« If Not Data, What? | Main | Dan Kahneman Puzzles With Us »

October 26, 2007


In this sense, God has screwed over each and every one of us- in three billion bases of DNA, there's bound to be alleles which we really don't like.

What I find amazing is that no article I read actually quotes Watson as saying Africans have lower IQs. What he said was that he is “inherently gloomy about the prospect of Africa” because “all our social policies are based on the fact that their intelligence is the same as ours – whereas all the testing says not really.”

His claim was ONLY that Africans' intelligence is different than "ours."

Is there much doubt as to his meaning? Perhaps not, but I should think on this blog we would not commit the sin of assuming too much.


1. Intelligence describes some quality that individuals have.
2. Individuals have different aamounts of or ability in that quality.
3. Larger groups of can be created by grouping these same varying individuals and this group can be said to have a group average in terms of intelligence.

Some conclusions that follow from these assumptions:
1. Any group of people, divided by almost any arbitrary measurement into a large enough sample will differ in the average amount of intelligence each particular subgroup has.
2. Arbitrarily dividing the worlds population into "races" based on their skin pigmentation will create subgroups that also have a differing average intelligence.

Therefore, different racial groups have a different average intelligence. This logic doesn't depend on what exactly you define as intelligence, as long as something is defined as intelligence. This logic doesn't imply that any particular racial group must have more intelligence than any other particular racial group. It just implies that by definition, individuals are different from each other and thus groups of individuals will also tend to differ in their different characteristics.

Now for the fun part.

Does it matter that different races have varying "average" intelligences? Only if you are racist and judge people by what arbitrary "race" you've mentally classified them as. To me, if you insist on classifying people based on their physical appearance, it would make more sense to classify people by height, or eye color, or their weight. Those attributes tend to make more of a difference, genetically.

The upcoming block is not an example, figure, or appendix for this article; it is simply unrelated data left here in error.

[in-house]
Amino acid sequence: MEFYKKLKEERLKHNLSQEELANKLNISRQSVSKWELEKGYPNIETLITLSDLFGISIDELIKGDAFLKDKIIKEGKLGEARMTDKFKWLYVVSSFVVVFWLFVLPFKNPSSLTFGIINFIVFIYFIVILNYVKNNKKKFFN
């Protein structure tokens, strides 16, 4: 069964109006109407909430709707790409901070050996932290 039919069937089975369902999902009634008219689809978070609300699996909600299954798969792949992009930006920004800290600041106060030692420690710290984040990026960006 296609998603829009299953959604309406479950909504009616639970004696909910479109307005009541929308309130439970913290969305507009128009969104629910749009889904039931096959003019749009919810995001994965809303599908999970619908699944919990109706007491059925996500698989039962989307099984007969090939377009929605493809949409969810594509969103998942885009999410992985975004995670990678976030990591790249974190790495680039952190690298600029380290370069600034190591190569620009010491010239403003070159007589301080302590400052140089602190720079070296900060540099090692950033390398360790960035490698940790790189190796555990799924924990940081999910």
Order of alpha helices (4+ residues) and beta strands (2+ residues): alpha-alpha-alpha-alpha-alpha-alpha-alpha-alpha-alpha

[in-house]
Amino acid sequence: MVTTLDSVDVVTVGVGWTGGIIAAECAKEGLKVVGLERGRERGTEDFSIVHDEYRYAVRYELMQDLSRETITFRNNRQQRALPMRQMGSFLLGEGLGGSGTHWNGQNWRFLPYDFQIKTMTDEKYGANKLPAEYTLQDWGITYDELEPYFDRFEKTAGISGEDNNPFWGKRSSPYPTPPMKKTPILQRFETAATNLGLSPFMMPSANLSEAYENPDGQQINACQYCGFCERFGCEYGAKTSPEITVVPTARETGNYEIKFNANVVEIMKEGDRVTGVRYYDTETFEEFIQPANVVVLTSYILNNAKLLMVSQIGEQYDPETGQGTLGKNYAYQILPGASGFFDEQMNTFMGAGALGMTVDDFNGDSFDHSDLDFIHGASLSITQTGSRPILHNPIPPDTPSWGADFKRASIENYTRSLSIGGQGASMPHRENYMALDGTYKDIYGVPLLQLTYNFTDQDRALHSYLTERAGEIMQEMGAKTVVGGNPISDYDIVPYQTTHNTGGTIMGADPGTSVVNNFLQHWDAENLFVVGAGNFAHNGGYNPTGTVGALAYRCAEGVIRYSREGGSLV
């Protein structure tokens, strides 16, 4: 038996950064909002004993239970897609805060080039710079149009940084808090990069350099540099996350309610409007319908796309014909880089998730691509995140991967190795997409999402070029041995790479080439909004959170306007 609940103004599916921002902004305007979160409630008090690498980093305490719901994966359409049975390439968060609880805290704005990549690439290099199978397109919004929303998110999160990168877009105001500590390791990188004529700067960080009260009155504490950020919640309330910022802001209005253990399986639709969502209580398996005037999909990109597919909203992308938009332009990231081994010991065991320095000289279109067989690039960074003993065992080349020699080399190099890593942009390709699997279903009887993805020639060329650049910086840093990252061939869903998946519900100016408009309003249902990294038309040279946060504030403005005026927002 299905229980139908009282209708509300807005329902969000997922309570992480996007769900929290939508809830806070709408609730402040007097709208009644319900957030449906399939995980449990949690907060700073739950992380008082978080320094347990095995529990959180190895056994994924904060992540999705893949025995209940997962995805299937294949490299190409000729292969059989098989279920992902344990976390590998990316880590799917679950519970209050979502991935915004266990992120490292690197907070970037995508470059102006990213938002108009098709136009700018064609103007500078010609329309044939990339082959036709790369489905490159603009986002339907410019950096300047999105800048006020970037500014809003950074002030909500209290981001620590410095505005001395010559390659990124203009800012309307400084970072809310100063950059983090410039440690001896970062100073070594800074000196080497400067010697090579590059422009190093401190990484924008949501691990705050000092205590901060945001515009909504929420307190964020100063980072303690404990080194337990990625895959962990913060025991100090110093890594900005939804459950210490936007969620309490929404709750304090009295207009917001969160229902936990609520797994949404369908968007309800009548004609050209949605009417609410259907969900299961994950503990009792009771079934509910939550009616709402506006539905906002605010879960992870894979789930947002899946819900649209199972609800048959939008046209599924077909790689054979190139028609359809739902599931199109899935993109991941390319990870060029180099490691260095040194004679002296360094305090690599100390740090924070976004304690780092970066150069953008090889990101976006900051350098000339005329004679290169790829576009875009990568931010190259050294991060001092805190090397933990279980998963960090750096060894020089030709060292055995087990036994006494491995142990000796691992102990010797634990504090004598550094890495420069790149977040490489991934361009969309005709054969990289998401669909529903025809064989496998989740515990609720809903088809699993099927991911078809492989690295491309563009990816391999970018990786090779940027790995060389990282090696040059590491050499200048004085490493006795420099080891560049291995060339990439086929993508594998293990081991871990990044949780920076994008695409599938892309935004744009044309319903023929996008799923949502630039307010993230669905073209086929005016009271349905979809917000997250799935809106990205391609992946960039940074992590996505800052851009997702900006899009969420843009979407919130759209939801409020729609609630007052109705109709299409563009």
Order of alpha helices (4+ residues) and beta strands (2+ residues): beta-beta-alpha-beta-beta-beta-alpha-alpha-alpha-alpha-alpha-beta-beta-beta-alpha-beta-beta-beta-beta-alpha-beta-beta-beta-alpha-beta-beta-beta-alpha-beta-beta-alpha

However, perhaps you find race an easy way to filter individuals into categories. In that case, based on the extensive evidence, in some geographic regions, people with darker skin have a lower average intelligence as judged by the best tests and definitions of intelligence available. What's interesting is that in some other geographic regions, people with darker skin have a higher average intelligence.

So used as a bayes filter, skin color isn't going to typically give you the ability to improve your judgement of intelligence unless you have other demographic information that has a much better correlation.

In actual fact, if you want to judge a person's intelligence based on some quick rules of thumb, there are much better demographic methods available to you than skin color. National origins, wealth levels, education obtained (for older individuals), etc...

On the other hand, if you really care that much about it, just ask them to take whichever intelligence test you prefer for you.

But to say that races differ in intelligence? That statement should be as non-controversial as a statement of fact as it is useless as a guide to actions and policy.

Sharper, if the divisions are truly arbitrary and on a basis uncorrelated with individual intelligence then the difference in population average will be (crudely speaking) on the order of 1/sqrt(N) where N is the size of each population. N is so large here that the sorts of interracial "differences" that are inevitable on the grounds you give are also clearly negligible, and no one who claims that races do, or don't, differ in intelligence is talking about such tiny differences.

Eliezer, leaving aside the bit about God, I think there's at least one way in which differences (in actual intelligence, or in others' estimates of your intelligence, or in other things that matter) can be worse when they're distributed according to race: network effects. Nations, societies, cultural groups, families, etc., tend to be somewhat homogeneous by race. So if you belong to a race that's systematically poor (to take an example that uncontroversially does occur) then you're doubly screwed: you have no money, and all the people around you who might have been able to help you also have no money, and all the social structures that might have been built up to help you aren't there because no one else around you has any money either.

As I tried to make clear a while ago, humans are very particular about the kinds of inequality that bother them. Race tied inequalities are among the ones they care most about.

IME most people only think individual IQ differences are ok because they believe other qualities compensate the difference. If they say that some person has a higher IQ, they usually (at least implicitly) question their social skills, financial success, physical prowess, etc.. Also they always talk about much smarter people, not about the 50% under the average, conveying the idea that difference is due to the genius' unusually high IQ not because most people are stupid in comparison. OTOH group comparisons usually imply that one group is smarter and the other is dumber, by comparing the average values for each group. While race is a sensitive issue, if we exchange race by gender, economical status, birthplace, weight, etc., the controversy is pretty much equivalent.

About the IQ vs. GDP "controversy" both Lynn and Vanhanen should be ashamed. They're not even decent scientists, their methodology is flawed and they manipulated the data to fit their results! You can't say "I don't have the real data so I'll just put a number here and argue that it's true because I say so." and expect it to be taken at face value. It's not an experiment if it isn't reproducible (which rules out almost everything except biology, physics and chemistry ;) and you can't reproduce it if you force the data to fit your pattern.